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Fellowship FAQ

Frequently Asked Questions – Fellowship Program

  • What type of background do Fellows usually have?
    • Fellows come from a variety of backgrounds, including government, military, academia, business, and non-profits. Fellows typically have either a graduate degree or two to three years of professional experience. Fellows are expected to have credible experience in their desired topic of study.
  • What are the requirements for being a Fellow?
    • Fellows must write at least one (1) op-ed a month and work with our editorial team to publish it in an external outlet. Fellows are normally given two weeks to write op-eds and two weeks to work on edits with our team. Writing, research, and edits require roughly 5 hours a week.
  • Do Fellows need to be based in Washington, DC?
    • No. In the past, certain fellowships were required to be based in Washington. In 2019, however, all fellowships are open to applicants regardless of geographic location. Fellow applicants not based in DC should have the capability to be reachable by phone or Skype, however.
  • Which topic should I apply for?
    • Applicants need to indicate their preferred topic or area for their fellowship (i.e. Europe, Africa, Energy, Trade, etc.). Applicants should choose a topic in which they have a keen interest to write and in which they have demonstrable previous experience studying, working, or writing on.
  • What type of writing sample should I include?
    • Fellows will be writing short (800 word) op-eds as part of the program. Applicants are encouraged to submit a writing sample relevant to their desired topic that match this style and length.
  • Can I submit a thematic topic not listed in the fellowship description?
    • Yes, when you fill out the application form, as an alternative fellowship choice please select "custom topic" from the drop down and then fill out the dialog box below.
  • What should I keep in mind when submitting a custom thematic fellowship topic?
    • It should be broad enough that no matter what's in the news it is still important.
    • You should come prepared with a lot of article ideas.
    • The topic should be relevant through out the fellowships cycle, April to December.
    • It should be different enough from existing fellowship topics.
    • Good Example: Arms Control and WMDs. Bad Example: Coronavirus.
  • How competitive are Fellowships?
    • YPFP typically selects 16 to 20 fellows every year. The number of fellowships selected is solely up to the discretion of YPFP and every announced topic may not be filled in a given year. In previous years, the acceptance rate for fellows has been less than 10% of applicants.
  • This might not be the right year for me to apply to be a Fellow. Is there another way I can get involved?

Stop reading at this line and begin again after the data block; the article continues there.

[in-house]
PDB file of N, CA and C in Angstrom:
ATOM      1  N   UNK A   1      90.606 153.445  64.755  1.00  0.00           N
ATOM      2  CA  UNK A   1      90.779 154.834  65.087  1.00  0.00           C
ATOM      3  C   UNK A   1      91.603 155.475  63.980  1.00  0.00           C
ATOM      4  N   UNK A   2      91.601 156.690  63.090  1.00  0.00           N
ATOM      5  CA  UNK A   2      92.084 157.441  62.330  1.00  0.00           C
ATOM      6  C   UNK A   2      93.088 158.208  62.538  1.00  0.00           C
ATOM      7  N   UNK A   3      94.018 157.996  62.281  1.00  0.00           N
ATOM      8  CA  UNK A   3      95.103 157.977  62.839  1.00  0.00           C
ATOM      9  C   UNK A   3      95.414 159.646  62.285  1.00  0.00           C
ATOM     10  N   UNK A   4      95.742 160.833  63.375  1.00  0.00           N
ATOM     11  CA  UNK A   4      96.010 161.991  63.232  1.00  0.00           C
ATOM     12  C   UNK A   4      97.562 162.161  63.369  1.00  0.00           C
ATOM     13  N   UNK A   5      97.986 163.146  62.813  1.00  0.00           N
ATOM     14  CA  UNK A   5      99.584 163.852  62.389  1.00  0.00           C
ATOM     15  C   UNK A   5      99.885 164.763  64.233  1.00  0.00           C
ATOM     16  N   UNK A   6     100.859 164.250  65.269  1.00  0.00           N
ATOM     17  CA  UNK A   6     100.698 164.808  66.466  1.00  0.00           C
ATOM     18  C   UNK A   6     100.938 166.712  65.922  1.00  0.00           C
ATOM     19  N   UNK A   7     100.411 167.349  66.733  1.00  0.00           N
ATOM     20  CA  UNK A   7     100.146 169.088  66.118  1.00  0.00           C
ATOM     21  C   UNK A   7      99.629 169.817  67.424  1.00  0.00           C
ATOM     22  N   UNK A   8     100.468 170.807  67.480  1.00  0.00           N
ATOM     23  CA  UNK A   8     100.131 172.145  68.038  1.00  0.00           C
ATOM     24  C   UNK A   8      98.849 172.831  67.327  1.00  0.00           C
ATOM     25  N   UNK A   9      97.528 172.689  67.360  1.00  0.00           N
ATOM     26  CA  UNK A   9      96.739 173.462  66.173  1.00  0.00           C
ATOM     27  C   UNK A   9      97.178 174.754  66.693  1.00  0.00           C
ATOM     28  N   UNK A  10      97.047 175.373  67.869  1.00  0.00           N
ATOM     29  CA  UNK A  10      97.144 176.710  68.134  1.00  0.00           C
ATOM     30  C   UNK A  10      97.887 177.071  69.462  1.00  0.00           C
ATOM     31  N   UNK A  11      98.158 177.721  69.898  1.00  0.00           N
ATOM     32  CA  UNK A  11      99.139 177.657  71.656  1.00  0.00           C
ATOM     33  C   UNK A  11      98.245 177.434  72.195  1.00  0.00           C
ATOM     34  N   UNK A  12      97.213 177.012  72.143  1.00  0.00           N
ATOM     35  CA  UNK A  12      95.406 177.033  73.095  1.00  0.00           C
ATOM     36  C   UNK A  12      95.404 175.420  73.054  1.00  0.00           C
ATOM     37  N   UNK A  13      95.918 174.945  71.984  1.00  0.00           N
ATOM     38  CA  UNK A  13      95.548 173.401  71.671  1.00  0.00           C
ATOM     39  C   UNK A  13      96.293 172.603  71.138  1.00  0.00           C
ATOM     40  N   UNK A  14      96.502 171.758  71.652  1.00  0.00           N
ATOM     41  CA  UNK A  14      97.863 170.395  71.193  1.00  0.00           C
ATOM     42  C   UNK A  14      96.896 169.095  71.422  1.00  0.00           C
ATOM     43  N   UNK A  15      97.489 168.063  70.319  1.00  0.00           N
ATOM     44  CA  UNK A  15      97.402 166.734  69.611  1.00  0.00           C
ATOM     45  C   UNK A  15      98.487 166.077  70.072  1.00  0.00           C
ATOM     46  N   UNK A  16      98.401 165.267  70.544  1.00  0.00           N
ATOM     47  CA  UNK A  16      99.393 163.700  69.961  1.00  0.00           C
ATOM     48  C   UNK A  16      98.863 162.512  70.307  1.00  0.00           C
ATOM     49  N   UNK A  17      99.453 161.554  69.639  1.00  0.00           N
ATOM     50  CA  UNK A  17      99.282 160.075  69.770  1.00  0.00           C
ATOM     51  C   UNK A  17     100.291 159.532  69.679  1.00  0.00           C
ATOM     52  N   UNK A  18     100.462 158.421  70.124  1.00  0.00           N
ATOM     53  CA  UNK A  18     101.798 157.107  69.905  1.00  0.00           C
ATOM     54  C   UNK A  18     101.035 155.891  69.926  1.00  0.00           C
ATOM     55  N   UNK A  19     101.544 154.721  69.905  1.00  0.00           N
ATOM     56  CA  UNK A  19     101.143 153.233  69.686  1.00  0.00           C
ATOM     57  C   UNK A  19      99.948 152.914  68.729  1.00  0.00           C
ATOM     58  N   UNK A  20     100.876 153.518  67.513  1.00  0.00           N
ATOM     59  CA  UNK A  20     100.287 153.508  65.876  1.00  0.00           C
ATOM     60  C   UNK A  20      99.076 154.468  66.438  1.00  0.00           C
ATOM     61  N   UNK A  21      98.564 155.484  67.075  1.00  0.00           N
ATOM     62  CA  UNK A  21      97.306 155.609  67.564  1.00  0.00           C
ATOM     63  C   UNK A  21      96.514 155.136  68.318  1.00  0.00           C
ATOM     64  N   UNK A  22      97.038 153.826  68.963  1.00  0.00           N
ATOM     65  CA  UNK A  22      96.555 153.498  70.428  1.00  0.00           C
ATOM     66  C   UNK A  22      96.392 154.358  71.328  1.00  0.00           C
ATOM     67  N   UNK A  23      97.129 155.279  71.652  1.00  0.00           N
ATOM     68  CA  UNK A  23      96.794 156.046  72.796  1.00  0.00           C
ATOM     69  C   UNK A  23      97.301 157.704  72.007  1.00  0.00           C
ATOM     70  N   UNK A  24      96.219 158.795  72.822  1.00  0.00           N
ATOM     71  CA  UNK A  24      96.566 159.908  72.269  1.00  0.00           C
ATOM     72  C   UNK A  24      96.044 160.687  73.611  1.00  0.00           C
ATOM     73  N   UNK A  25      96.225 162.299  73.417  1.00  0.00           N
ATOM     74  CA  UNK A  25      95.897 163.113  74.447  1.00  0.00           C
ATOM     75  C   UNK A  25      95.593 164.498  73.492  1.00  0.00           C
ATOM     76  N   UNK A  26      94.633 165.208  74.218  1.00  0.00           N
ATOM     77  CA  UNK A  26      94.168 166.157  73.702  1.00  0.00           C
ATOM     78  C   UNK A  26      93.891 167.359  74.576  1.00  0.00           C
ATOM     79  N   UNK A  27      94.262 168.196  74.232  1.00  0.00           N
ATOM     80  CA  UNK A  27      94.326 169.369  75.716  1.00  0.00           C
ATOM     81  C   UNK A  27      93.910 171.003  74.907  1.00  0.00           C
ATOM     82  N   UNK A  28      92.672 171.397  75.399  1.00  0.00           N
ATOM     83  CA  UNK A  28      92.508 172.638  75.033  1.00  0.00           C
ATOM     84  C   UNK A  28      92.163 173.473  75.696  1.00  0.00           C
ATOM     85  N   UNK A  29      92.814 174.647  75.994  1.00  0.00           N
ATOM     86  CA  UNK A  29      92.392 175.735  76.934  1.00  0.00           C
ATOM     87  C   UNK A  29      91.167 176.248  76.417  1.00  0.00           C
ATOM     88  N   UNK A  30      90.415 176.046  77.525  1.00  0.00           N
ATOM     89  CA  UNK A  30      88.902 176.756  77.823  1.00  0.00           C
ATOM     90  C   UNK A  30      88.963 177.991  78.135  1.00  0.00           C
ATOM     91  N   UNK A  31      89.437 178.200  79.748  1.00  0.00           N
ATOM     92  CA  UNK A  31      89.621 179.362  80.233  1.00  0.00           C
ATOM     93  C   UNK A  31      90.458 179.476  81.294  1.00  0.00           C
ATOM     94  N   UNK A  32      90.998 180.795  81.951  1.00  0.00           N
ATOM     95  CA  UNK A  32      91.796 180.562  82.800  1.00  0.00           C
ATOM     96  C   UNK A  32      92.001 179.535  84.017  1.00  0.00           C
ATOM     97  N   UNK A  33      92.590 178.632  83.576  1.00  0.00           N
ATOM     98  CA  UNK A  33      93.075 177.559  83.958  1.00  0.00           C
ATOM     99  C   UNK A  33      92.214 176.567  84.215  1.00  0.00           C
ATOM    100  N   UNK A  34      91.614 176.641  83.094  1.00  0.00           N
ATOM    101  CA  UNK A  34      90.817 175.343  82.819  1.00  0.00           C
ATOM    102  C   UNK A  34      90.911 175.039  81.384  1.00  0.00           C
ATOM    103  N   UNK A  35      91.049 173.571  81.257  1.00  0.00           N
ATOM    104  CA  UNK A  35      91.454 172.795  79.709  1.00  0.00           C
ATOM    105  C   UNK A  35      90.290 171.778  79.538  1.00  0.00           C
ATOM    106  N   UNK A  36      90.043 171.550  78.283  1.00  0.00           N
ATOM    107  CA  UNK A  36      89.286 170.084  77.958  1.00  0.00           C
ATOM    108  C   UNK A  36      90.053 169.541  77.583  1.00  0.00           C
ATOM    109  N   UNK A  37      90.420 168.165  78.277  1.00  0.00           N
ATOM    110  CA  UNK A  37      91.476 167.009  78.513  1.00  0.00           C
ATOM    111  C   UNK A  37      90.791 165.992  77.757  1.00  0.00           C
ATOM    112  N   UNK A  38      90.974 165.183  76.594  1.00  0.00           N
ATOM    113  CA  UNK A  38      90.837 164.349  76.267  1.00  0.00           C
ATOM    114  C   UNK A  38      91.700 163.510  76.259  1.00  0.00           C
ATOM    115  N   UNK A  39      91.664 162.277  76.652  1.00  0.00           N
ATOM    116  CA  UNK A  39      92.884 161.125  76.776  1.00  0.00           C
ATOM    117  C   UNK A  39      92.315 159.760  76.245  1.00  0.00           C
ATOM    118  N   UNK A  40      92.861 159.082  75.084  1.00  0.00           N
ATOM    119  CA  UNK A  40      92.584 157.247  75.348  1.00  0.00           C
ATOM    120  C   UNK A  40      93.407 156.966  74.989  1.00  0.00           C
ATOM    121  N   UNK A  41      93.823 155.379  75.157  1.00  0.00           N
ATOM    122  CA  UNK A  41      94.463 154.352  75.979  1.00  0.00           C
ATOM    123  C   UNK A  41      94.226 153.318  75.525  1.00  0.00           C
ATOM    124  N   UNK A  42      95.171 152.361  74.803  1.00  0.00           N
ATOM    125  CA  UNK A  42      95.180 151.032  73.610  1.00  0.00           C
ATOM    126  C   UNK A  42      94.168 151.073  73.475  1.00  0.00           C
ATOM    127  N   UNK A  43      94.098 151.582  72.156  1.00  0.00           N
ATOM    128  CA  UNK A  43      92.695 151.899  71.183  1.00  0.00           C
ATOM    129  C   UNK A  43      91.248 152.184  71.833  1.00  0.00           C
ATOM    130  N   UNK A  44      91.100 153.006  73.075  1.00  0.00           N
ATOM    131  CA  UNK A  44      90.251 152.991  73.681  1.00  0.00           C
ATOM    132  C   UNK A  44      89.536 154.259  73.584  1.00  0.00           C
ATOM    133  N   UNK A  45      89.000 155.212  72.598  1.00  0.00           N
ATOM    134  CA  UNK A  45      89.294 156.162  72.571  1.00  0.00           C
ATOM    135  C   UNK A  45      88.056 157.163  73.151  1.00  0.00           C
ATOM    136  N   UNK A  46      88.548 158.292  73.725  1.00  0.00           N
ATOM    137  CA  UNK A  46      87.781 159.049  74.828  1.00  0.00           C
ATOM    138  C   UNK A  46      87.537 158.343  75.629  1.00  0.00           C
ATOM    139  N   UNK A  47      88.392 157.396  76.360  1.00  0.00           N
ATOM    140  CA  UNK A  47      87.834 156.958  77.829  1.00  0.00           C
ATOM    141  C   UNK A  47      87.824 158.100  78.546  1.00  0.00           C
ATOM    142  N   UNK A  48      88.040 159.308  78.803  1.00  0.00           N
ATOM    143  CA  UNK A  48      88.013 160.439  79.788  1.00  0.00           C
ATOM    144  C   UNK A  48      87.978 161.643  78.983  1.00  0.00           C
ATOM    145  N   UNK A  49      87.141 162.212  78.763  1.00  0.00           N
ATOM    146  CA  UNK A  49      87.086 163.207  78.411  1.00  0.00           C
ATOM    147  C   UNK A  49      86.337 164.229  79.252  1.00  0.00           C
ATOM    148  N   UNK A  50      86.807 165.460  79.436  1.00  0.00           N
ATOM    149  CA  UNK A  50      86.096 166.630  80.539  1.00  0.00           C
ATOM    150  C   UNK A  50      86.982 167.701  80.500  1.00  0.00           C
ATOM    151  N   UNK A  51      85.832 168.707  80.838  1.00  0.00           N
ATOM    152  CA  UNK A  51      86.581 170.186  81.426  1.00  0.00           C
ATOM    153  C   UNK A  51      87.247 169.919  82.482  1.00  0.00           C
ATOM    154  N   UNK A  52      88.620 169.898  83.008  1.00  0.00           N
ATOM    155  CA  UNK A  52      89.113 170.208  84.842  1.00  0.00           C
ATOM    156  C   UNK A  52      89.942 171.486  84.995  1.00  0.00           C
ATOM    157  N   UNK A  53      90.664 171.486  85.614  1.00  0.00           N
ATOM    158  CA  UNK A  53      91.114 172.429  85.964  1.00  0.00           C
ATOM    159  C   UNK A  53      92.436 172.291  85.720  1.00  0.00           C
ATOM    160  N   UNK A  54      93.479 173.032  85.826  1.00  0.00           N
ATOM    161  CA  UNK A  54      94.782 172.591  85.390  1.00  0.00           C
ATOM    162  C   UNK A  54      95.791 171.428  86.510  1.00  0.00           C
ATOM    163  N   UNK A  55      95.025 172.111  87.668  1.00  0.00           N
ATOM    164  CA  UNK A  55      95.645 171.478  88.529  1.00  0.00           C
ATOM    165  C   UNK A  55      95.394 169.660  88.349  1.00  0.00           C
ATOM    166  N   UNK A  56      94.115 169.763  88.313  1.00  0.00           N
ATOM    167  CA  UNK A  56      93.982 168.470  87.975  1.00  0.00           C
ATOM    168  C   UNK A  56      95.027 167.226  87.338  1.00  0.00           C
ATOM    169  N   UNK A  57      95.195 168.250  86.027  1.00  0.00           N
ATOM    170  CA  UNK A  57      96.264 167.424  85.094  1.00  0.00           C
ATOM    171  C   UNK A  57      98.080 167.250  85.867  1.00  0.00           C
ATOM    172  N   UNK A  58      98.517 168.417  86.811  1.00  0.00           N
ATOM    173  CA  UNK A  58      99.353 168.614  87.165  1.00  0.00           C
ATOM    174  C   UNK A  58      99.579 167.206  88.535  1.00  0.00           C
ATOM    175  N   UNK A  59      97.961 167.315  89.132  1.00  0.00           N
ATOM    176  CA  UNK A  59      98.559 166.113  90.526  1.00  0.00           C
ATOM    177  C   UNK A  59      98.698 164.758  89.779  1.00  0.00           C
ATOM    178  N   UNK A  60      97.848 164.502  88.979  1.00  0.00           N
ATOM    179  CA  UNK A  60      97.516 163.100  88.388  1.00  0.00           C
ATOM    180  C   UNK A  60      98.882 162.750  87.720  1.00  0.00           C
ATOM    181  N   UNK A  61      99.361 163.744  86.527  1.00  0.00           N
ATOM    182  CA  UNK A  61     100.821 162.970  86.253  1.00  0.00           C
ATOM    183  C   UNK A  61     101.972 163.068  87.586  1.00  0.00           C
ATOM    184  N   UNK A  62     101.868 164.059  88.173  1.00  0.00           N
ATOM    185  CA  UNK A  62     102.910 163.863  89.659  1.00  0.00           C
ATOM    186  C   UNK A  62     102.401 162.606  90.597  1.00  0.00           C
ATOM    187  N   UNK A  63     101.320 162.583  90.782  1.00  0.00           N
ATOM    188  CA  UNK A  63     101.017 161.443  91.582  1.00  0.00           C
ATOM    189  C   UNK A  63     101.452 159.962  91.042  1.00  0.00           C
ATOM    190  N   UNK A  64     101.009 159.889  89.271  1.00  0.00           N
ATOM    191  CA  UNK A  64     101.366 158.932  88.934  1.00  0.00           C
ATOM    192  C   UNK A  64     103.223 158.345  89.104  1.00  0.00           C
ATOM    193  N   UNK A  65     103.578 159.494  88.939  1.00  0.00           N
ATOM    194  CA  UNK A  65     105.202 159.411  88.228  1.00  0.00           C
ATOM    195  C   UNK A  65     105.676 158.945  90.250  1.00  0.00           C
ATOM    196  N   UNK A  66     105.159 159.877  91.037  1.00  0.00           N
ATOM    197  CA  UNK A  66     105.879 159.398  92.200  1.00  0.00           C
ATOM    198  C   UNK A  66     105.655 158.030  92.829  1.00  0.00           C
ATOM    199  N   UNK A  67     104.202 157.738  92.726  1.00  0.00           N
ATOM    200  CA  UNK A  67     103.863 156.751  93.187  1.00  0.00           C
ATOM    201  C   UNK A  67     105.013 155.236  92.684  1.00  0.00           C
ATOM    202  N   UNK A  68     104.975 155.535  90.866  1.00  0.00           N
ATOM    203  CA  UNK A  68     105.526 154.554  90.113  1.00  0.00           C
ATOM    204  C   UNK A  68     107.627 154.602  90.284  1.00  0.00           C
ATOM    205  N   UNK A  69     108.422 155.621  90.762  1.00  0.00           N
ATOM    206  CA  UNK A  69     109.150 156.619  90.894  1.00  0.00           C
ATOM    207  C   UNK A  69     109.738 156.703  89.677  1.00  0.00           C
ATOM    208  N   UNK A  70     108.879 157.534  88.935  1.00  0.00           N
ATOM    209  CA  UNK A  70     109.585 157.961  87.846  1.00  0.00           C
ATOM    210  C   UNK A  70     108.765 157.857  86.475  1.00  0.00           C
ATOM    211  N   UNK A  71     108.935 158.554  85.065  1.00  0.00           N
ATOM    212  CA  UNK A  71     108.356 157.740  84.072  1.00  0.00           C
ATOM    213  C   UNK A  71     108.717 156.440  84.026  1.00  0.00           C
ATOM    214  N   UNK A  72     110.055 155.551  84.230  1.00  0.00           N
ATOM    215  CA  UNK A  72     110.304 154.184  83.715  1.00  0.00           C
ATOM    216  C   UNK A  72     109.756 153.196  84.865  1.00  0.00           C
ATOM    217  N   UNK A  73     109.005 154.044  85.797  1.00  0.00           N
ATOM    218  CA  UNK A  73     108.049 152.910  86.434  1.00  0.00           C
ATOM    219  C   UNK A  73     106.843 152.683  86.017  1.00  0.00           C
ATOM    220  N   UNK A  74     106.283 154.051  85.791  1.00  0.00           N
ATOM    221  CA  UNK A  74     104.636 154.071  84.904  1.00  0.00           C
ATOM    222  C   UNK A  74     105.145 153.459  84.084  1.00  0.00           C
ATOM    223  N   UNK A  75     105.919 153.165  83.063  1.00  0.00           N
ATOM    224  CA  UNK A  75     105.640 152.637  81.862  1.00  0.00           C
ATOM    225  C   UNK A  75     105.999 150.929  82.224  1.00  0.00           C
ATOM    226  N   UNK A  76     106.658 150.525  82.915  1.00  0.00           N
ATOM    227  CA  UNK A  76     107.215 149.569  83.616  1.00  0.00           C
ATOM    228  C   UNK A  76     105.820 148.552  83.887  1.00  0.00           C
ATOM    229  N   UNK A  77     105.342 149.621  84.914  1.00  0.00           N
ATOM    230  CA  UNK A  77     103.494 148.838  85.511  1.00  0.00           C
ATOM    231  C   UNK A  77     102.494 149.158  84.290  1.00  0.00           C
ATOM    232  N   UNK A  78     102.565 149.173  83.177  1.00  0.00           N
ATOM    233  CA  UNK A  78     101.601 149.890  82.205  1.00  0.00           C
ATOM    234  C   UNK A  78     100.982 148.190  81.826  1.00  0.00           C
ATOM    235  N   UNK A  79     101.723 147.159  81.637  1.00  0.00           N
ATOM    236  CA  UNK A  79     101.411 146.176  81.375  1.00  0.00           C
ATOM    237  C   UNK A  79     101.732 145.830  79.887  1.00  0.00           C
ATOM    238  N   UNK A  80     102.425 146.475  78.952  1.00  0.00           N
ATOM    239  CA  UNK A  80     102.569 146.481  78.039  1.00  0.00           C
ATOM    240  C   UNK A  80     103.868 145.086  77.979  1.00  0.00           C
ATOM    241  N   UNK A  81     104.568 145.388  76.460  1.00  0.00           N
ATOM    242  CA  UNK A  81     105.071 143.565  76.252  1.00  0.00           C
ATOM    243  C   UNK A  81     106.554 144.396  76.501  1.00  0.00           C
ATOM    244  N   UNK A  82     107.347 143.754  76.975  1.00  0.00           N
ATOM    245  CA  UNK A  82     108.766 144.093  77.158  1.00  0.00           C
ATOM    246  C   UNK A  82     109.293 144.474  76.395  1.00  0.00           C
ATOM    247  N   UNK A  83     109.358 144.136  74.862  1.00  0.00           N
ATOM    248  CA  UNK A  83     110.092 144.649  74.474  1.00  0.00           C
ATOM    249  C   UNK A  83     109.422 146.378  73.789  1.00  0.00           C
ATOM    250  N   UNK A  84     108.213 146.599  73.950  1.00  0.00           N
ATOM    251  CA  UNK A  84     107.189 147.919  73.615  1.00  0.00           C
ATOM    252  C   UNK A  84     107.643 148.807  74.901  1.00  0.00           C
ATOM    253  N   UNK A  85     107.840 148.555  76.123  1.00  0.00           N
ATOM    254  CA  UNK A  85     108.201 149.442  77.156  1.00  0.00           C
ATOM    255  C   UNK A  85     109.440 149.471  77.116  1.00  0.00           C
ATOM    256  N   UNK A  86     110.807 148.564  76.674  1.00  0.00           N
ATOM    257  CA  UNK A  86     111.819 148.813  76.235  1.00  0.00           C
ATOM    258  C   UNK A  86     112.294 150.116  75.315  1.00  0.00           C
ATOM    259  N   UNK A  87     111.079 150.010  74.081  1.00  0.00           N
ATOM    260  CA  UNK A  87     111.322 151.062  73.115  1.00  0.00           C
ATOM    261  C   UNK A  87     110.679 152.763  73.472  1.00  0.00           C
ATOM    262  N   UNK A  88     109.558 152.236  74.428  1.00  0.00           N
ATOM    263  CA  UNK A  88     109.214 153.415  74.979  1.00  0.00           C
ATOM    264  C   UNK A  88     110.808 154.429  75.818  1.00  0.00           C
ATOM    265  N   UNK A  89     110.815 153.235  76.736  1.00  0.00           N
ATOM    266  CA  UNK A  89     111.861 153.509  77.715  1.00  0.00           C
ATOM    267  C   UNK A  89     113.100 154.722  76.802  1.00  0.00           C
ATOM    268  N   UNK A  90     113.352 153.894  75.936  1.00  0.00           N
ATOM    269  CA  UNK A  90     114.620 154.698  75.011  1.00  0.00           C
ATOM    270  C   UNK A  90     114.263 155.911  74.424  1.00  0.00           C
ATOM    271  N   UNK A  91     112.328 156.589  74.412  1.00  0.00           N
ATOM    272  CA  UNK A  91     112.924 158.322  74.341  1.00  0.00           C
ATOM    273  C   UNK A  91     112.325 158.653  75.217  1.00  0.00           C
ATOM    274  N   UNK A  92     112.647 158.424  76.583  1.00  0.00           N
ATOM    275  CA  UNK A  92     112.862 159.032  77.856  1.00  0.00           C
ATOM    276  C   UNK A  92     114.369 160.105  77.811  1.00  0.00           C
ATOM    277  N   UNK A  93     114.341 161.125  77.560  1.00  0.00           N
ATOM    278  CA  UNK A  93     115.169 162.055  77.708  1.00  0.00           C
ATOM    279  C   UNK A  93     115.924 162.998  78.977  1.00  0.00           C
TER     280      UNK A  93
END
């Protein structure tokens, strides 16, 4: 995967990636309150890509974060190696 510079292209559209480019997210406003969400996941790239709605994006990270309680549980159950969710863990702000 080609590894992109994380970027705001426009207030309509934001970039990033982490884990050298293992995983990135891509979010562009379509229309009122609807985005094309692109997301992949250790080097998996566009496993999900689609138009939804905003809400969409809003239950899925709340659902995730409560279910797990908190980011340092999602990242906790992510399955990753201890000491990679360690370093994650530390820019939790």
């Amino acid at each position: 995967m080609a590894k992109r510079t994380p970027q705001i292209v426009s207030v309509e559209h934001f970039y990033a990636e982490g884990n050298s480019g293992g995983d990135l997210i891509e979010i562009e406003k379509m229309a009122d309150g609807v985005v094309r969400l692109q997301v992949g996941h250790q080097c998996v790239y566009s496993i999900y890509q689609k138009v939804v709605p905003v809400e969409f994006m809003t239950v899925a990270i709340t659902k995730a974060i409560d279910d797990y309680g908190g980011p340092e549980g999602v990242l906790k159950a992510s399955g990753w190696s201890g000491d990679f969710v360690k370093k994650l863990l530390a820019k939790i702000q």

• Absolutely! Charged Affairs is YPFP’s own publication outlet that publishes pieces from YPFP members. YPFP’s discussion groups allows members to build specific subject-matter expertise and network with other young professionals who match your interests. Also, the Fellowship program employs a team of editors who help our Fellows craft their pieces and get them ready for publication. To see the full array of YPFP positions visit: https://www.ypfp.org/build/join-our-volunteer-team/
  • When is the application window for the fellowship open?
    • The specific dates vary from year to year, but it’s always in late January – early February. This year applications open January 20th and close February 9th.
  • Can I apply to be a fellow outside of the application window?
    • No, once the application window has closed we do not take applicants until the following year.
  • When can I apply to be an editor with the fellowship?
    • Any time! We take applications for editors on a rolling basis all year, but we will be slower to respond to editor applications while we are reviewing fellow applications.
  • What are the three biggest issues Fellows tend to struggle with throughout the year?
    • Running out of ideas. Many fellows run out of good article ideas around the 5th While good articles are relevant to current events, we do not chase the news cycle, so coming up with original takes can be challenging.
    • Why should the reader care? Writing for a non-captive audience is difficult and a different skill set than writing for a boss or professor. At times Fellows will provide a lot of interesting information without giving the article a central argument or raison d'être that this information is provided for. Every article that you will write for the fellowship should have a argument or opinion that it is fight for.
    • Mastering structure. Our best fellows are the ones who’ve mastered the basics and use that skill to . Things like how to efficiently present an argument, organize supporting facts, and establishing a good pacing (and all under 800 words).